Here’s what life is like for southern Alberta teens living in rural towns during a pandemic

For Alberta kids living in major centres, evidence of the COVID-19 pandemic can be seen daily in indoor public spaces, on transit and, of course, in schools.

But life is different for many southern Alberta kids who only really come face to face with that reality when they’re in school.

Without mandatory mask bylaws in towns like Black Diamond and Turner Valley, school is the only place that many southern Alberta kids are required to wear them.

“I usually forget my mask because I don’t wear it all the time,” said Bridget Bates, a Grade 10 student at Oilfields High School.

“[School] is different because you can’t really socialize with your friends, but as soon as school’s over, you’re just hanging out with them, going into their houses and stuff.”

Grade 12 student Morgan White is still getting used to following health guidelines at school.

“I’m not a fan of the masks and whatnot,” he said. “And all the hand sanitizer makes your hands dry.”

White said that when he’s outside of school in the town and surrounding rural areas, it’s hard to tell there’s a pandemic at all.

“Here, in a small town, you don’t really wear masks because no one really enforces it,” he said. “But go to Okotoks and they’ll make you wear a mask. I still don’t.”

Oilfields High School in Black Diamond, Alta. (Lucie Edwardson/CBC )

Bates said the only time she’s seen health guidelines enforced is when her family made a trip to Calgary. 

“My family personally doesn’t wear masks, but when we go into Calgary, it’s mandatory. I feel like they are a lot more strict. One time my mom forgot her mask and the people at the store didn’t let her in,” she said. “If that happened here, they’d probably say, ‘oh, it’s fine, you’ll just be in there a for a couple of minutes.'”

Outside of the implementation of health guidelines in school, the biggest change to Bates’s life has been caused by the cancellation of team sports.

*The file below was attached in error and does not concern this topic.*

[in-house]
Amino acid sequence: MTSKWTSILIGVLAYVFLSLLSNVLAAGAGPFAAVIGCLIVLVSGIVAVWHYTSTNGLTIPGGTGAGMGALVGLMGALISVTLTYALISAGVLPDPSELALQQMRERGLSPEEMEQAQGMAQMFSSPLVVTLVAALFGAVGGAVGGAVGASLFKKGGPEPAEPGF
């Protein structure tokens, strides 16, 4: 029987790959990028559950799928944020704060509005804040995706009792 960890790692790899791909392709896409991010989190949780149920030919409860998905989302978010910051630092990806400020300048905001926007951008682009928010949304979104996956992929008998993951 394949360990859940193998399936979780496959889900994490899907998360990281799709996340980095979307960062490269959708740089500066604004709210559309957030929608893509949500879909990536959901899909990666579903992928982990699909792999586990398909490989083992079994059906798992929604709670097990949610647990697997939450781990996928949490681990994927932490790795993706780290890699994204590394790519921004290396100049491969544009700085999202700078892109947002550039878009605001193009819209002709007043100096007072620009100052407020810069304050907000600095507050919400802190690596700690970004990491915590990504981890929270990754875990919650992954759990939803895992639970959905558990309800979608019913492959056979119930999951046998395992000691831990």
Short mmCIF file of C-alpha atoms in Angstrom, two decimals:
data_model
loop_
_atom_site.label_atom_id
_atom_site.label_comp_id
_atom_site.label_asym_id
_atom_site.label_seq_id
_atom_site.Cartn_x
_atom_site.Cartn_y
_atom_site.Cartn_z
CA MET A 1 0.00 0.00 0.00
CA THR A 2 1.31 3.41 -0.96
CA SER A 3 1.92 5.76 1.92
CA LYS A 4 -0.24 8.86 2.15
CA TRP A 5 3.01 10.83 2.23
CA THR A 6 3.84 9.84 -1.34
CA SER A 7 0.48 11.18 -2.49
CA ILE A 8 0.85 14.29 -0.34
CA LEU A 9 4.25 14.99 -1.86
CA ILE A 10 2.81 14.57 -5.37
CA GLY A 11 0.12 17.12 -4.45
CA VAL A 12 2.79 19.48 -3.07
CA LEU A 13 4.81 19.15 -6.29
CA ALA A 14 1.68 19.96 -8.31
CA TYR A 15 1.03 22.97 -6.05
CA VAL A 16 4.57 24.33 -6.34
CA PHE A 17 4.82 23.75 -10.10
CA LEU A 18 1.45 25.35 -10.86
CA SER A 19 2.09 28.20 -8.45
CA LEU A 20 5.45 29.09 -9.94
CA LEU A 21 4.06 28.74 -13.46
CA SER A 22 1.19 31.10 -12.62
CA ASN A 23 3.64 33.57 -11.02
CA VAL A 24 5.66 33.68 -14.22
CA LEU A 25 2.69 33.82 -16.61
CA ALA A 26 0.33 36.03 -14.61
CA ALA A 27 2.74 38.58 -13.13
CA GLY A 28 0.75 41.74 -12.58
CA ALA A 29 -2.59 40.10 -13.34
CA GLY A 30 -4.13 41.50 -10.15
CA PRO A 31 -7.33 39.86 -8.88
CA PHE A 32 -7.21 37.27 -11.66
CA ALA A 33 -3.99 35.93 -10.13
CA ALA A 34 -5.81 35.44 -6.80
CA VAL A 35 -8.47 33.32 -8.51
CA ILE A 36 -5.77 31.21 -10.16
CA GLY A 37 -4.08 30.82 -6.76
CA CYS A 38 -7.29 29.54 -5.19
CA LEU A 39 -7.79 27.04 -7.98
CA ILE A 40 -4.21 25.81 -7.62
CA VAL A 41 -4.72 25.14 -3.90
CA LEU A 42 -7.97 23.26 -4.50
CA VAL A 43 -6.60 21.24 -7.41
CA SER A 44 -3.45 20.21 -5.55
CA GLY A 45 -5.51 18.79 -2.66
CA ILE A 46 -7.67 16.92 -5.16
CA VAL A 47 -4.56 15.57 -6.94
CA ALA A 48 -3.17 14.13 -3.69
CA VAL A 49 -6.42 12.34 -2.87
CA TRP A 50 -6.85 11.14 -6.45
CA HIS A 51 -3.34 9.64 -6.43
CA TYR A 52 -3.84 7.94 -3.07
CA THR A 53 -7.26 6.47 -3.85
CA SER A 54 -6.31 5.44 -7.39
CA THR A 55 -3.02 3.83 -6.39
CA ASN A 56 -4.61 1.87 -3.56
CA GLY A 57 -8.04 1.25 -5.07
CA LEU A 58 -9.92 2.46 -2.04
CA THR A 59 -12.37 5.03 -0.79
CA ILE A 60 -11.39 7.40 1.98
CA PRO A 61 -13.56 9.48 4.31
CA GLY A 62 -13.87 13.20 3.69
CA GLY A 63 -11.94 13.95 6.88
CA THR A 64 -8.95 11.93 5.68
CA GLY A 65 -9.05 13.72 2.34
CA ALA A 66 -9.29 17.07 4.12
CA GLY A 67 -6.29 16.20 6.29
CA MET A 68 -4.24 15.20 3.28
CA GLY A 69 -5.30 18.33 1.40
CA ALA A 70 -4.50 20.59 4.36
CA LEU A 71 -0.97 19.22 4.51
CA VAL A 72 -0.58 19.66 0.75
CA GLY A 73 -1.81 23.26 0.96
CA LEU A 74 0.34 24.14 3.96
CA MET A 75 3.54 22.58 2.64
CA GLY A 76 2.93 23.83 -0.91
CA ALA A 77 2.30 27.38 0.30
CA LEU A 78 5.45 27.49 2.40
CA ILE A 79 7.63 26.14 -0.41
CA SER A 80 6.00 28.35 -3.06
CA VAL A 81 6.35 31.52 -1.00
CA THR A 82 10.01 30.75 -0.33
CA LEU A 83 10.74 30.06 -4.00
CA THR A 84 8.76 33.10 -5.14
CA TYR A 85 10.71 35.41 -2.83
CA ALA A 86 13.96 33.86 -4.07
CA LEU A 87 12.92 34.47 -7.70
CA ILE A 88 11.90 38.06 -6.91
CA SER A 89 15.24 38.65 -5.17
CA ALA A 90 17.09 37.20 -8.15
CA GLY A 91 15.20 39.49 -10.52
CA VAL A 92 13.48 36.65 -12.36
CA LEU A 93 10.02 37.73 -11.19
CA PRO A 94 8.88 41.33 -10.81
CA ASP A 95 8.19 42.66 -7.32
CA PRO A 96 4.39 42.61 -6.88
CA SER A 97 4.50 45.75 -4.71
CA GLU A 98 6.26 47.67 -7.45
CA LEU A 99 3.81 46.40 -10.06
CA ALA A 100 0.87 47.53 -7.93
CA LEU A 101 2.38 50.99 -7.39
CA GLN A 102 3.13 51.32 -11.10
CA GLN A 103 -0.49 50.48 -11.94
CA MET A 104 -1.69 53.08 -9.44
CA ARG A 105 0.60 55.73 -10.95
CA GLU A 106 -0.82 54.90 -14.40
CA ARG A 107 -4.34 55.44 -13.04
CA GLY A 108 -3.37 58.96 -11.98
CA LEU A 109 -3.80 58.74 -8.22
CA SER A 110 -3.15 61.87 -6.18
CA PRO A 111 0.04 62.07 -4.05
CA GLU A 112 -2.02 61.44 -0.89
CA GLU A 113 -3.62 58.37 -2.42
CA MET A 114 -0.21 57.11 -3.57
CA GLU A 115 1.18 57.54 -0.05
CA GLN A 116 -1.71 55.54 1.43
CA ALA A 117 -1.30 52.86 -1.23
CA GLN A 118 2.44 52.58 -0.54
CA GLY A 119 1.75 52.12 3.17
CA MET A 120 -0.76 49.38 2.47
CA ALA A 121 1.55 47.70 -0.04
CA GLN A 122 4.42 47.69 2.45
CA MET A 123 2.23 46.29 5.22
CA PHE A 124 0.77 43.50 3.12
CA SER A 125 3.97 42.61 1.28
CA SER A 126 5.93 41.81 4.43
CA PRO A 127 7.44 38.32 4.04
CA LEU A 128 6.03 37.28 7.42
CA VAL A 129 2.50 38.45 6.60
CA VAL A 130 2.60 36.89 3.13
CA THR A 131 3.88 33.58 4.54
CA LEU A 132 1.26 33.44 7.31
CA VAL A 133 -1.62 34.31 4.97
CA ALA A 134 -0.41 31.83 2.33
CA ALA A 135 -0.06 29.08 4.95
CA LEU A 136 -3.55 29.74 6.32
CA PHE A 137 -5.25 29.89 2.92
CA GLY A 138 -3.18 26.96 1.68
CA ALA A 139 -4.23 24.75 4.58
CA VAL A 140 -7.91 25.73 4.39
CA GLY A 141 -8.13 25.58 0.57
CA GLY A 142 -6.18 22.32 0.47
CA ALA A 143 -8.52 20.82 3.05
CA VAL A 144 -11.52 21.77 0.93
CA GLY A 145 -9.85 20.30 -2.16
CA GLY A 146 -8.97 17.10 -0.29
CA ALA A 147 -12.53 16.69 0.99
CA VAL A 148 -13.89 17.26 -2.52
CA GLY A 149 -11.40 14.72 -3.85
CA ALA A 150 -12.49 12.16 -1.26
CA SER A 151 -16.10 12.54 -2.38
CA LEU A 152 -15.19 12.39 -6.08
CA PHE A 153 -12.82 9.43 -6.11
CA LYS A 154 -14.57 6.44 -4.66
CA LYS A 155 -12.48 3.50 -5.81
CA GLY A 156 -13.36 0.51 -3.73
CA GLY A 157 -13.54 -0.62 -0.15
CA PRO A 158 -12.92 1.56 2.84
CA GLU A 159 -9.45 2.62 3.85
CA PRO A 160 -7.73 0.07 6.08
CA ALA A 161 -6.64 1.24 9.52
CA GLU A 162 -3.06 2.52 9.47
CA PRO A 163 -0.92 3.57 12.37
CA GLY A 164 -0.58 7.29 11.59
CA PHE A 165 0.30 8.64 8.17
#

“The only thing that really sucked is we couldn’t do sports this year in school and outside of school,” she said. “I played soccer, hockey and volleyball and I wasn’t allowed to. Hockey might be starting because we’re just hoping that [the pandemic] ends by the time our season would start.”

Turner Valley resident and former town councillor Barry Williamson has a daughter who teaches at a school in the area, and he appreciates that health guidelines have been mandated in schools provincewide. 

“The COVID rules are in place, which talks about physical distancing, mask wearing and the washing of hands. So all of that stuff is in play. And, you know, adhering to that obviously makes sense,” he said. 

And when it comes to how students in the community are putting those recommendations into play outside of school, Williamson said it’s a hodgepodge.

Turner Valley resident Barry Williamson says that when it’s a mixed bag when it comes to young people following the new rules. (Lucie Edwardson/CBC)

“This particular community has been pretty good in terms of the kids aren’t out as much as you thought they might be,” he said.

“But I think what I’ve seen, at any rate, is that the kids don’t all follow the rules. I’ve seen groups of people all kind of clustered together and not with masks on, but you know, it’s a case of being outside versus inside.… I think the key to it is that they’re not getting these parties where they go crazy, and that’s where it starts.”

Grade 12 student Duncan Young said the health recommendations have been a lot to get used to at school, but everyone is falling into a routine now.

“We have hand sanitization stations at every door before we come in and we always have to keep our masks on in the hallway and maintain single file. It’s very strict,” he said. “But by the time we’re in the classroom and we have our desks separated, then we can take our masks off and relax for a bit.”

Young said from what he can tell, people are trying to hang out in smaller groups this year, and avoid larger gatherings. 

“Just [hanging out with] small groups that you hang out with very regularly. If there are people that I don’t really know that well or I haven’t seen in a while, it’s best to sort of just stay away,” he said. “That’s sort of how we’ve been handling it.”

Grade 10 student Connor Mckie says he misses the old days before the pandemic restrictions. (Lucie Edwardson/CBC)

Grade 10 student Connor Mckie said that while he isn’t gathering in big groups, he knows some people still are. 

“I think because we’re a small town and there’s not many cases really around us, so nobody has really changed their ways,” he said. 

And, when it comes to school, as much as the rules may be difficult to get used to, Mckie said they’re doing well in ways not intended. 

“It’s very different being in a cohort with 15 kids. It does make me miss the old days, but now I also have to pay more attention because I can’t goof off with my friends.”

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